Writers, Wit and Whisky

Rosemary Goring, Literary Editor of The Scotsman, gets a drink-fuelled insight into Scotland's great men of letters.

The biographies of Scotland's literary giants are peppered more frequently with words like howf and tavern and pub than teashop or drawing room.As this spirited romp across some the city's literary landmarks emphasises, carousing with friends or the solitary tipple have played a large role in shaping the lives of writers, if not in adding to their inspiration. "O thou, my muse! Guid auld scotch drink; / whether thro' wimplin' worms thou jink, / Or, richly brown, ream owre the brink, / In glorious faem, / Inspire me, till I lisp an' wink, / To sing thy name!" said Robert Burns, and many after agreed with him.

His affusions (sic) to the glory of alcohol are delivered early in the tour by the impassioned Mr. Clart ("Clart by name and clarty by nature") as he begs for the audience's indulgence for a colourful but biased literary lecture. His side-kick and constant aggravant is Mr. McBrain (sic), who dislikes Clart's insistence on the underbelly's place in the literary imagination and adds more refined details to this otherwise seedy view. Together, in a duel of wits that is more of a duet, they whiz down the centuries with a mixture of panache, fact and anecdote, clearly enjoying themselves and gradually warming up their audience as either the drink or the beguiling atmosphere of the drama loosen their reserve.

Starting in the Grassmarket at the timbered and atmospheric Bee Hive Inn, Clart and McBrain paint a vivid picture of Burn's time and earlier, ripe with smells and violence. In the midst of the Grassmarket they evoke the Porteous Riot, immortalised in Walter Scott's Heart of Midlothian, while in the courtyard behind the Jolly Judge in the High Street they re-enact Scott's life, Clart temporarily metamorphosing ("If I'm limping, I'm Sir Walter Scott") as he takes on the mantle of this exceptional writer, who spent his last eight years feverishly trying to clear his debts.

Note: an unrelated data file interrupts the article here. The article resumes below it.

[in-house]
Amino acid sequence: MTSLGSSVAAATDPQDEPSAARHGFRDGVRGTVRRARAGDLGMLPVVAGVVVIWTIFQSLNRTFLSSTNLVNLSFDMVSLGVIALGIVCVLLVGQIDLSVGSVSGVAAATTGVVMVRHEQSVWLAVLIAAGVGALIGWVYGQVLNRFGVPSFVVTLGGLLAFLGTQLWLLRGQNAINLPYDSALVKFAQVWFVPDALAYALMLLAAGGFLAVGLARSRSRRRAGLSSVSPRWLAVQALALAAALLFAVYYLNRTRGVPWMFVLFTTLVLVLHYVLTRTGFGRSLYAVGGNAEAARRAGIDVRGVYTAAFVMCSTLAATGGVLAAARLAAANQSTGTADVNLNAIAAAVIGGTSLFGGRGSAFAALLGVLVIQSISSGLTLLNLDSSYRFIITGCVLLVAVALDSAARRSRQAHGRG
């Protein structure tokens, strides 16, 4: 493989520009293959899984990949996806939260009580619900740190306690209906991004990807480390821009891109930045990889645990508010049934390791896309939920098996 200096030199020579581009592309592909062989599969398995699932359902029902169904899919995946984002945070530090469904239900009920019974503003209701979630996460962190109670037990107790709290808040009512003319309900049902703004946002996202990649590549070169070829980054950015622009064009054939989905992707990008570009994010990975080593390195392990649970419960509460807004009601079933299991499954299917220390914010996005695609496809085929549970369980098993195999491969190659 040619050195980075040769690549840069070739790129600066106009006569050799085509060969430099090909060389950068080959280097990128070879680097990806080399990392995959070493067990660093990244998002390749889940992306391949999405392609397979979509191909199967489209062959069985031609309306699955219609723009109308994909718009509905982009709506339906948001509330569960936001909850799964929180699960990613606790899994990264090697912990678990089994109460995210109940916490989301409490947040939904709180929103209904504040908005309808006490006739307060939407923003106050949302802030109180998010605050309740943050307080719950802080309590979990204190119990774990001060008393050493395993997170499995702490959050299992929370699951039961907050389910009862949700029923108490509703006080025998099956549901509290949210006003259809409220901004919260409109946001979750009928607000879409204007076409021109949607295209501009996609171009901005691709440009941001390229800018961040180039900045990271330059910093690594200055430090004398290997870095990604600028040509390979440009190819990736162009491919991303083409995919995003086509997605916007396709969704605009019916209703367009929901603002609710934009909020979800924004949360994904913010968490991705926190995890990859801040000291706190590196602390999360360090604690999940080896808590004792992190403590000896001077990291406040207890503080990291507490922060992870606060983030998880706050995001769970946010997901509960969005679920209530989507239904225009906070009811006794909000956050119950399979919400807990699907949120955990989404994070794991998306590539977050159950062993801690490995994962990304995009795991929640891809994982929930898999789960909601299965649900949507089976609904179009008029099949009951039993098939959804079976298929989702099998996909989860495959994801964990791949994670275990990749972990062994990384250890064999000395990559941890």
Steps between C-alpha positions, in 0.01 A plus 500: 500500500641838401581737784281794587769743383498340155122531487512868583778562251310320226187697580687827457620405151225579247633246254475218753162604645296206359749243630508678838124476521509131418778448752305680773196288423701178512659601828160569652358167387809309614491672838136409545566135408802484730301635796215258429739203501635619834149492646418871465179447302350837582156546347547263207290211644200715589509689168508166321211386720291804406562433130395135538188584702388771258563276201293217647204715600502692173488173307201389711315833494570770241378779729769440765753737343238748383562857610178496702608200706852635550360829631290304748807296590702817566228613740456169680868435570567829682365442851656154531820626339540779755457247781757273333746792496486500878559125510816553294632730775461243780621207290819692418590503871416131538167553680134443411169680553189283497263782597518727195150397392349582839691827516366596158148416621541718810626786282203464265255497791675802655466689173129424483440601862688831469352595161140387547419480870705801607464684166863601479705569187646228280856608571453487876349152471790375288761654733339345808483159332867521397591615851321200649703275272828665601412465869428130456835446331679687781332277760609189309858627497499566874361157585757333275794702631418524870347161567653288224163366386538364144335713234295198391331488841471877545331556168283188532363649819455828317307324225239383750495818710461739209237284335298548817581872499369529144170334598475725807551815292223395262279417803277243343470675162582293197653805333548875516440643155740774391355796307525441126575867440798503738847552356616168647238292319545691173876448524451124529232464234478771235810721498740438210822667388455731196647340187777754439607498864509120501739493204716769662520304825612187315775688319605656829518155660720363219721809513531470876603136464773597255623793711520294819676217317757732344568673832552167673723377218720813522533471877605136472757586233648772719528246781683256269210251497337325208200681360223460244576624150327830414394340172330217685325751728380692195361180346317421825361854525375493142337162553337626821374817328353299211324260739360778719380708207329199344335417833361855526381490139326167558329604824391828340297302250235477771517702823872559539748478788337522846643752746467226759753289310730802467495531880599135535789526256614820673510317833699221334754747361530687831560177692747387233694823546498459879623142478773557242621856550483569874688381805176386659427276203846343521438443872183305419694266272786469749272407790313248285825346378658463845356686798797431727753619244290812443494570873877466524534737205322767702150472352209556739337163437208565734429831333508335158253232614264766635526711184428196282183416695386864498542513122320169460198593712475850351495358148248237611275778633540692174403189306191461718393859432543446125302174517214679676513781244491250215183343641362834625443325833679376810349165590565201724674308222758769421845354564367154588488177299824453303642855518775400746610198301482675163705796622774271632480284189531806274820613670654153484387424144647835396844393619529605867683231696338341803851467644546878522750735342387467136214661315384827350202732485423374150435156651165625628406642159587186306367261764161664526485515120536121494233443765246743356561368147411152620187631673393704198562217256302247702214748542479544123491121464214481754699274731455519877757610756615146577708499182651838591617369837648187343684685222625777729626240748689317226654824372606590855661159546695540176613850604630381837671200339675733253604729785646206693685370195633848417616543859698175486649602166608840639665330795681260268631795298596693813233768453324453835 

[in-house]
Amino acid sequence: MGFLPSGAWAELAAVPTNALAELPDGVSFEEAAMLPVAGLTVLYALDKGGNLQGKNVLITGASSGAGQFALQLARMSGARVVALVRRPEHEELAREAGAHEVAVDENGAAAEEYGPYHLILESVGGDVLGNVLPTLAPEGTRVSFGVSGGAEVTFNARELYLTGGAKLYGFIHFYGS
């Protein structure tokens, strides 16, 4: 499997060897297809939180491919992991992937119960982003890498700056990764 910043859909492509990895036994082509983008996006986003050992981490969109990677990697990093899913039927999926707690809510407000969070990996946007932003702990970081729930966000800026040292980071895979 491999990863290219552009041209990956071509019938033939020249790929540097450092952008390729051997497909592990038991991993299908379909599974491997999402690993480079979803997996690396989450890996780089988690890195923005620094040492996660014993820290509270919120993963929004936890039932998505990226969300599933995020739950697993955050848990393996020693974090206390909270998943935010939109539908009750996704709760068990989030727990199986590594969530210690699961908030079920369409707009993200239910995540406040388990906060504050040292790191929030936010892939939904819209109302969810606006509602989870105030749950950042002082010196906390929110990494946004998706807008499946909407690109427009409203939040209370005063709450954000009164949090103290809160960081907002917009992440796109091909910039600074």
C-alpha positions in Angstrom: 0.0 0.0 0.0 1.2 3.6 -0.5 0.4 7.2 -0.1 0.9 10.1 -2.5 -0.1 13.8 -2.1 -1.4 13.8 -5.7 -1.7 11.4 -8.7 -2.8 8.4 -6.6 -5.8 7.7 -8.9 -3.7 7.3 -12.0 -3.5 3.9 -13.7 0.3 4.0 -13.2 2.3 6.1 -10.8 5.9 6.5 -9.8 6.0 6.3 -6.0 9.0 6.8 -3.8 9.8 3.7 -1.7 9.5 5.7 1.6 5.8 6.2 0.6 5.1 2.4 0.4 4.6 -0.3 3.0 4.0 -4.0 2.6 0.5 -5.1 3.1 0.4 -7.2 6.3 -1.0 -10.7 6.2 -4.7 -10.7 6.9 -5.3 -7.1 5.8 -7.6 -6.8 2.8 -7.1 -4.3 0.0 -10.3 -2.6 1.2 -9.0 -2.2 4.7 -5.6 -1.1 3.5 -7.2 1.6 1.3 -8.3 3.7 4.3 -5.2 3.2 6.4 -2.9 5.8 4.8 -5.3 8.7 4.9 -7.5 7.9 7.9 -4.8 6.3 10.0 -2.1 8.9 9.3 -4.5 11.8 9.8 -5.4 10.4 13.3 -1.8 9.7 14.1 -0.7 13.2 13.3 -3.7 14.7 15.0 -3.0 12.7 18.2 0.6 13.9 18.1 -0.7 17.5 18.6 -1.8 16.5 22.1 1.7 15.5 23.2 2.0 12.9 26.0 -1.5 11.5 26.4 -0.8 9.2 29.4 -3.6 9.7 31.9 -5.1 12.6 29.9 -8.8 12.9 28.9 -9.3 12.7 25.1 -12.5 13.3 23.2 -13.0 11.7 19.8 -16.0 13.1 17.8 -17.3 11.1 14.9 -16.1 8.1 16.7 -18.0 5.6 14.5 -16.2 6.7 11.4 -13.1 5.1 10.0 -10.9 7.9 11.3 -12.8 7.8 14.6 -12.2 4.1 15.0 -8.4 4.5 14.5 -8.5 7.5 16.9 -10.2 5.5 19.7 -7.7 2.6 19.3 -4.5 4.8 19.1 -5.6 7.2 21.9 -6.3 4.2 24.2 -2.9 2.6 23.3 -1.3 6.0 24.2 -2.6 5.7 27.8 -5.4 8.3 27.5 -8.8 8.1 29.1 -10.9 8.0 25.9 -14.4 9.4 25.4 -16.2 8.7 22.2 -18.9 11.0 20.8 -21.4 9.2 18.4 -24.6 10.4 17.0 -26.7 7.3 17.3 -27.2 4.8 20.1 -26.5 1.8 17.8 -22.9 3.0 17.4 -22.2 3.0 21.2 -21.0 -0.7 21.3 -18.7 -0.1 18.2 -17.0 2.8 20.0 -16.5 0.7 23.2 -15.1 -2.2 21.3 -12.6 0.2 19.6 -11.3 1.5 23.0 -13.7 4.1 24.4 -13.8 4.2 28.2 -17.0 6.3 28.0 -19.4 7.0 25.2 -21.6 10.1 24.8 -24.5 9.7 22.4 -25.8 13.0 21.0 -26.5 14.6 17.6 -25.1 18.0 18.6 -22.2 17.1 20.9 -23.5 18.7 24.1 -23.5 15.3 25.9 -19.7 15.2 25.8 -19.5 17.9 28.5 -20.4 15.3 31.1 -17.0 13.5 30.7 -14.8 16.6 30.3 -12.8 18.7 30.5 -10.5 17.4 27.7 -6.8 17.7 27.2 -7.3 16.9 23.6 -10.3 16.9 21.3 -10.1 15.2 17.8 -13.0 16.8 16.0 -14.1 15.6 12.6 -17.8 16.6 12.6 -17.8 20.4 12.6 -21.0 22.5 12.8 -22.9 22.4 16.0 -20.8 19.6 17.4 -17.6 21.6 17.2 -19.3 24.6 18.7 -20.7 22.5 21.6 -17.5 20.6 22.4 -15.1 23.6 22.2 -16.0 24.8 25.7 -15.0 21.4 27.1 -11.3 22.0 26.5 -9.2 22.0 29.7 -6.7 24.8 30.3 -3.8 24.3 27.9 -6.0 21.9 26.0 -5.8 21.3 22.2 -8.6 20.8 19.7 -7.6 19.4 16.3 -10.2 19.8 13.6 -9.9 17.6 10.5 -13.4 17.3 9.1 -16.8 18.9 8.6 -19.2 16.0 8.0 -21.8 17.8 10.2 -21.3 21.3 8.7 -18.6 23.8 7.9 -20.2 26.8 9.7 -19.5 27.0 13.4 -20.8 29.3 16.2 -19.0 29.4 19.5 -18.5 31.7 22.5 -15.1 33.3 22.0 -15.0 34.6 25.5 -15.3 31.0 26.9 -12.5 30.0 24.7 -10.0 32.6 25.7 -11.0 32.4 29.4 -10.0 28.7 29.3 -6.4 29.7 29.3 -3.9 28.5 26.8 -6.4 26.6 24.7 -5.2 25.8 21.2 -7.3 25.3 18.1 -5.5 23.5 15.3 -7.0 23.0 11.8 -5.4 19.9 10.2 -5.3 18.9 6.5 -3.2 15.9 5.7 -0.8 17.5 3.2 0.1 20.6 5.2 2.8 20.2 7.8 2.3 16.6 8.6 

Robert Louis Stevenson appears, representing the tension between the genteel and the dark, as brilliantly depicted in Dr Jekyll and Mr Hyde, and for a moment, gathered at the feet of glowering tenements, Edinburgh's renowned mask splits a little to reveal glittering, evil eyes.

With a brisk walk down the Mound to Milne's Bar on Hanover Street, Clart and McBrain fly over the years and land with a triumphant thud in the early 20th century, the time of Hugh MacDiarmid and Sydney Goodsir Smith, architects of the Scottish literary renaissance. No point in quibbling over what's been missed in the interim, because you could argue there has never been a more important link in the literary chain. In the cosy recesses of this famous pub you can almost see the spectre of its old and current regulars, from the "tall, sarcastic lizard" Norman MacCaig to the flamboyant Alasdair Gray. 

Reaching the 1990s the drama falters in pace somewhat, reduced more to a listing, with Muriel Spark pre-eminent, thus continuing the thread of debate about the duality of Scottish life. There are notable omissions - Candia McWilliam and Kathleen Jamie for example - but the purpose of this friendly and enthusiastic tour is not to offer an exhaustive name check nor an academic thesis, but to bring alive for a couple of hours the world of past masters. This they do, with a charm and wit in keeping with the writers who have inspired them.


Rosemary Goring, The Scotsman

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